by Dilpreet BhullarApr 07, 2020
In a bid to help fight the spread of COVID-19, architecture firm Bjarke Ingels Group, famously known as BIG joined the efforts to collectively and rapidly design, produce and distribute personal protective equipment (PPE) to hospitals around the world. After Erik Cederberg of Swedish company 3DVerkstan created an open source file for a simplified face shield, BIG responded by mobilising 3D printing and model making capabilities to produce 3D printed face shields.
Many architects and firms are coming together as part of an open-source project to make face shields for hospitals workers who are treating coronavirus patients. Bjarke Ingels, the founder and creative director of Danish firm BIG, said this pandemic reveals flexible making capacity that resides in so many places. “Just like computers went from business machines to PCs to handheld devices – the internet went from institutional to businesses and internet cafes to cable and wireless – and perhaps manufacturing is in the process to move from purpose-built factories to general capabilities and eventually to the maker hub on the block or the PF (Personal Fabricator). Out of the massive urgency and shortcomings of the traditional provisions and supply chain during the COVID-19 outbreak, the silver lining here is perhaps in revealing the flexible making capacity that resides in so many places you don’t normally associate with the manufacturing industry – like architecture and design studios,” he added.
BIG is efficiently producing 50 units within 24-hour cycles per printer. By adapting and optimising the open source file for high volume print production, the firm updated this to create a stacked version, thus increasing speed and reducing time.
“One thing that we find intriguing out of this situation is the idea of distributed just-in-time manufacturing capabilities. In response to the acute and escalating need for PPE, we had the possibility to mobilise our 3D printing and model-making capabilities to make nearly 10,000 face shields per week for the medical forces on the front lines across New York, Copenhagen and London,” adds Ingels.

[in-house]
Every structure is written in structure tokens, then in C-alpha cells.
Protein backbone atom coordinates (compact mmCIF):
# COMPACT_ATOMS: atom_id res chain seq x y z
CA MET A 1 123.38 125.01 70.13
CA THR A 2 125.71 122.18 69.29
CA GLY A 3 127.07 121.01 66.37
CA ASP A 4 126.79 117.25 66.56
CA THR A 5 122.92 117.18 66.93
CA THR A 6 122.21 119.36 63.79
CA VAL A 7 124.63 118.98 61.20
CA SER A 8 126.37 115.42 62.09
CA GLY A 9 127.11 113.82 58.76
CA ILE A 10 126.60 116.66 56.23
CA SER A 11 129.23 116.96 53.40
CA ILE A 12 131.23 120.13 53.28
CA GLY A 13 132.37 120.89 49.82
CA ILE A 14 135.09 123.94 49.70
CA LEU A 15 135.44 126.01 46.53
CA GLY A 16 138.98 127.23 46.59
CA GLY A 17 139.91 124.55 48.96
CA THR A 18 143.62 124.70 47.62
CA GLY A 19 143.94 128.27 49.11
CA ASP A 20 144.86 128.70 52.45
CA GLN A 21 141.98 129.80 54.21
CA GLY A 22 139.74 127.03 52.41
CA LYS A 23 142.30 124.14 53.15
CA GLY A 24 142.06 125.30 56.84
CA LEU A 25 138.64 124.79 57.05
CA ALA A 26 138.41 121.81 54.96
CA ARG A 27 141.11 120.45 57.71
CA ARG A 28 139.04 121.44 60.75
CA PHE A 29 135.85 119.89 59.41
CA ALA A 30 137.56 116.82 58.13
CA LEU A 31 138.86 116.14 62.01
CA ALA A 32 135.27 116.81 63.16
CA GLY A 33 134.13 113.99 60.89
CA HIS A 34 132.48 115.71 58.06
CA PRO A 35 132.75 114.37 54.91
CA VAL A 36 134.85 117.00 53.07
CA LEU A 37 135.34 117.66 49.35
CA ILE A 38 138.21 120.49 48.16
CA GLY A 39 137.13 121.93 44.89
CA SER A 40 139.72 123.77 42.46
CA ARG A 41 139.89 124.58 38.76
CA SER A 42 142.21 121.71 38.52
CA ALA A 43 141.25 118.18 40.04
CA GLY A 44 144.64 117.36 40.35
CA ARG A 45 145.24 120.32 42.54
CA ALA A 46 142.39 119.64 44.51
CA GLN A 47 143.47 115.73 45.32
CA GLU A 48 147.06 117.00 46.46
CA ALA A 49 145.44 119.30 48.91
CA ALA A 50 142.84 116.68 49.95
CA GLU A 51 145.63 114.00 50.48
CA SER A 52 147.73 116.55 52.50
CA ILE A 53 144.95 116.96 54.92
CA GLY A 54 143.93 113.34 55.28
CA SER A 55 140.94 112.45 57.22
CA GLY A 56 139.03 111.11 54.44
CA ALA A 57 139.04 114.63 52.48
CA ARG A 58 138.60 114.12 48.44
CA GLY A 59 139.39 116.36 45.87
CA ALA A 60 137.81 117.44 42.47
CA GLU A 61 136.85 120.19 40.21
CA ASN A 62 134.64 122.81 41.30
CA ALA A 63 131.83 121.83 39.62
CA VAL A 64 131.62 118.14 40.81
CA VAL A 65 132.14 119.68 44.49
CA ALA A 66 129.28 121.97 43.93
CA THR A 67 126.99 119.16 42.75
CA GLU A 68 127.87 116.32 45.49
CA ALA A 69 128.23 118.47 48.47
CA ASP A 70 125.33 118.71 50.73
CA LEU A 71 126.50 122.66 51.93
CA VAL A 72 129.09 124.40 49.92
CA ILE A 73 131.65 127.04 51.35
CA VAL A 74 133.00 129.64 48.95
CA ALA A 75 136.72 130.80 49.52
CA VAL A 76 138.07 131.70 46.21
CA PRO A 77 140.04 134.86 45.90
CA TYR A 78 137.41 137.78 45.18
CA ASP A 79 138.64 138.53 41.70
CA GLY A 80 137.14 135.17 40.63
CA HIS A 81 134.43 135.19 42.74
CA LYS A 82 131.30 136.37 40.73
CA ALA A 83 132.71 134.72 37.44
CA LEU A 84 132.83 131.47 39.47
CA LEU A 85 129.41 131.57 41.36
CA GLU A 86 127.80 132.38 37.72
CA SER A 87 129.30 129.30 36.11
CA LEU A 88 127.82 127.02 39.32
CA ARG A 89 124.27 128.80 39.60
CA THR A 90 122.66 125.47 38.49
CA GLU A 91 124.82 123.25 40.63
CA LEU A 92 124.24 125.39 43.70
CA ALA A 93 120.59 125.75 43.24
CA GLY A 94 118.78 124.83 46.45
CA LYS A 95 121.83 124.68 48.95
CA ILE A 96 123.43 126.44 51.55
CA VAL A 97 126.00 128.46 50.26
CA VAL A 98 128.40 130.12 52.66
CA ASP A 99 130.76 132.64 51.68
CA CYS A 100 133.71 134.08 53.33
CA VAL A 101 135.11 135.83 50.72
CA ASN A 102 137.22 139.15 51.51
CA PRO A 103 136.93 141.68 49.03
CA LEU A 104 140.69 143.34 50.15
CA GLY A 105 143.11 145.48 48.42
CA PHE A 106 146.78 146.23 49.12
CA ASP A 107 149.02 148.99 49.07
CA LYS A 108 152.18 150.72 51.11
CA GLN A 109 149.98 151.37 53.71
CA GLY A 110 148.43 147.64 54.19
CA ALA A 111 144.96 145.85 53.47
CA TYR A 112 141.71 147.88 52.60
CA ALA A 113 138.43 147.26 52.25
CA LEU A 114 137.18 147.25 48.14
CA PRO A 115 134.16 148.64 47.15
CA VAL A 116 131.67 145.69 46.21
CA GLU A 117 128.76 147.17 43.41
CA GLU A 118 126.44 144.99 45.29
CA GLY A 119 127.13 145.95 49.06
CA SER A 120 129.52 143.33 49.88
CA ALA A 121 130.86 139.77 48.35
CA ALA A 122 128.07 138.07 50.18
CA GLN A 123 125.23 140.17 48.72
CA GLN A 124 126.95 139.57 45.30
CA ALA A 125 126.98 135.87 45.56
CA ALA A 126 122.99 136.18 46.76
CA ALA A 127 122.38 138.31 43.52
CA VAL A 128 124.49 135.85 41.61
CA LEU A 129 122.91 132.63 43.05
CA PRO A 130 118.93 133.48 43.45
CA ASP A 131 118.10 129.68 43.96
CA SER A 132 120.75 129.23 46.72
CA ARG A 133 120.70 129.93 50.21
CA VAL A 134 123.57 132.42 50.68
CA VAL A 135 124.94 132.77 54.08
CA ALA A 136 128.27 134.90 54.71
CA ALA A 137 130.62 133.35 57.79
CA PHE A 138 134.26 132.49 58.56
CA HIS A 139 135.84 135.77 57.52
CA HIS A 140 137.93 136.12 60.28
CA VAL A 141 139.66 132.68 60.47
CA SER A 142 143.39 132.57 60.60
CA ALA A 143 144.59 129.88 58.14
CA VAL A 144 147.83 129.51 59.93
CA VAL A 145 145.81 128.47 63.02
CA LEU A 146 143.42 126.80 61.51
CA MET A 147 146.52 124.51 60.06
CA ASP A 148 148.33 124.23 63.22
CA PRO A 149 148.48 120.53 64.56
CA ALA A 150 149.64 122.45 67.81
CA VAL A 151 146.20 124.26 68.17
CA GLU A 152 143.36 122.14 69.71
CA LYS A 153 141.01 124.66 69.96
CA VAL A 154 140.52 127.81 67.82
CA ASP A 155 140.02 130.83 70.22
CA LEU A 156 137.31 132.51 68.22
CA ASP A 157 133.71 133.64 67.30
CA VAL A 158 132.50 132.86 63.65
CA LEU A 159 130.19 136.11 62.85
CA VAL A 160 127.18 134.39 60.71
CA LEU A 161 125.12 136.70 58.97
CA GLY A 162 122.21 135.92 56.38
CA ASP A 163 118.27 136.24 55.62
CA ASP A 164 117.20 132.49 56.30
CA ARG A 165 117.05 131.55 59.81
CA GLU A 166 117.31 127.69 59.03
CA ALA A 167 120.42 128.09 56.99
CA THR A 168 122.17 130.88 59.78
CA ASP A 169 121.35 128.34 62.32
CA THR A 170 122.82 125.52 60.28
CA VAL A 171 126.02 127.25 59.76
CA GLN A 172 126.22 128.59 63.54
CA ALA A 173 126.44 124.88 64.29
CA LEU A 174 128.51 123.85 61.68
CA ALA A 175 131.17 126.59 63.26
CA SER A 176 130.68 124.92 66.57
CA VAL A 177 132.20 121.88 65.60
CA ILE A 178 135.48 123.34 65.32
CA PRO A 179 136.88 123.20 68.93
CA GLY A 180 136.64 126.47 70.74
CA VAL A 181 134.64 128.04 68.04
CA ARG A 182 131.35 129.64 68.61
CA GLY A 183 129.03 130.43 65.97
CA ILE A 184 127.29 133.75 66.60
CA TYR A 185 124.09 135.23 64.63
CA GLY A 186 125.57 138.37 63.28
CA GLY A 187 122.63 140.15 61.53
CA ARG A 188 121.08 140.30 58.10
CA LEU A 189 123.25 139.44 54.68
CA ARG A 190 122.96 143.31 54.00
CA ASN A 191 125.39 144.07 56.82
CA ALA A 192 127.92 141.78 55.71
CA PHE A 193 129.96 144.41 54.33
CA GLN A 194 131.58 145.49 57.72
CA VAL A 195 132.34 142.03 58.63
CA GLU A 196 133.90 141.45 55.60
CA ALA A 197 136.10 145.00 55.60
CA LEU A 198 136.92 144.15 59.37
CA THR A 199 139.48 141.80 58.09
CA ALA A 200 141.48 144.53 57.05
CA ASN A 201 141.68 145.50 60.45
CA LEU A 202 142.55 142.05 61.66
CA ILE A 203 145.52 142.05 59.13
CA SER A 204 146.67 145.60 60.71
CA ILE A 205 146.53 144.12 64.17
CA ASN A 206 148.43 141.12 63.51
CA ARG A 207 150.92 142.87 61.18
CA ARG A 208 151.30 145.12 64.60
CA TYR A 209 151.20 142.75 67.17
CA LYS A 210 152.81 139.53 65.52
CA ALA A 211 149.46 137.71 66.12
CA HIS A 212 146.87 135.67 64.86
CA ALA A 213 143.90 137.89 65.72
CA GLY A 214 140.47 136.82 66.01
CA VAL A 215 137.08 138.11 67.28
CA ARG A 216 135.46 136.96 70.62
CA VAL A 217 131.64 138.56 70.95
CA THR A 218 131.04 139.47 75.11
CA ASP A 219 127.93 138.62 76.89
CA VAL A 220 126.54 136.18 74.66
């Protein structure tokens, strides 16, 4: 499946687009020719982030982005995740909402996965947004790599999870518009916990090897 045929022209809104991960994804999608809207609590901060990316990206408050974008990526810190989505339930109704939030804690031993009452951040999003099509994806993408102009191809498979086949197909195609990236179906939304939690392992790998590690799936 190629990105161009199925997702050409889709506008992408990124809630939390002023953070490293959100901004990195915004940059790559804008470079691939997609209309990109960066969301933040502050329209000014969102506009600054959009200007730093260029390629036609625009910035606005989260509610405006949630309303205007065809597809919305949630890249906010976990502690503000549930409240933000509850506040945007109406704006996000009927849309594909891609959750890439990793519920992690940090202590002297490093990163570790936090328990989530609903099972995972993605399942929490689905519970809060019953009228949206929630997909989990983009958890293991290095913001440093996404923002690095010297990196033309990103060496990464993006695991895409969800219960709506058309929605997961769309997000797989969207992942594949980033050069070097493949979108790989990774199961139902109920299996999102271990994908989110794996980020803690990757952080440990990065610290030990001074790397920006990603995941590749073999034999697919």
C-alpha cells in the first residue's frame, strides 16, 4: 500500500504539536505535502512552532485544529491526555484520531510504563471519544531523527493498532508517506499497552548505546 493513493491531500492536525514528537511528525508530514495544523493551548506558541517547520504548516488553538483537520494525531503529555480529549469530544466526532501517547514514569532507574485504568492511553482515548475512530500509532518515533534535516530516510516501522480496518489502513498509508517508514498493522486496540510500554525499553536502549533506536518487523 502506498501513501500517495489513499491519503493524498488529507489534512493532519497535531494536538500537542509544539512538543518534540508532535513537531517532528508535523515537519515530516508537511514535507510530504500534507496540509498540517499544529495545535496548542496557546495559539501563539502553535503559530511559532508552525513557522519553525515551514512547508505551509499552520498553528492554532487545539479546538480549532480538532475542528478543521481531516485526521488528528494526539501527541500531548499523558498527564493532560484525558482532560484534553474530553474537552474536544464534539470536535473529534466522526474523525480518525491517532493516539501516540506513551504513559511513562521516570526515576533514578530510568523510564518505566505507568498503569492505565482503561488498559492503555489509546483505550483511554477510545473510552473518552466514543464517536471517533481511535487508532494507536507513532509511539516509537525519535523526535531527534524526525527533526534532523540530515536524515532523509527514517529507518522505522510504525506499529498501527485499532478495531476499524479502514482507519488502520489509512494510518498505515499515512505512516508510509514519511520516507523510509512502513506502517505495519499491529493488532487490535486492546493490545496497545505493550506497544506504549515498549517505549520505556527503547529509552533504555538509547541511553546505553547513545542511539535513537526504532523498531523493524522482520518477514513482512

BIG has dedicated its Model Shop in NYC to make face-shield components and is tweaking the design to optimise production. “Our BIG NYC model shop has been spearheading our 3D printing efforts these past days, adapting the open source face shield design by Erik Cederberg of 3DVerkstan to be optimised for high-volume print production. As with distributed computing, perhaps distributed manufacturing has potentials we haven’t even thought of yet. The cloud of the material world – that allows instant and omnipresent translation from data to matter,” mentioned Ingels.
On March 30, 2020, BIG’s Model Shop in New York City, spearheaded by Bernardo Schuhmacher and overseen by Carlos Castillo, with the 3D production of nearly 5,000 face shields a week helped provide masks to the frontliners at Mount Sinai Hospital and Weill Cornell Medicine in NYC. Seeing the benefits of this impact, on April 13, 2020, BIG’s workshops in Copenhagen, London and New York started 3D printers running for 24 hours a day to produce face shields for local hospitals.
BIG has made the open files for the 3D printed face shields as well as the BIG stacks available for download on their website. They have shared their CURA (3D printing software) as well as stacked.stl (used for 3D systems) files for both European and North American design make of Ultimaker (the 3D printer). With these efforts BIG encourages all to join in equipping the medical forces fighting the coronavirus pandemic across the world as efficiently as possible.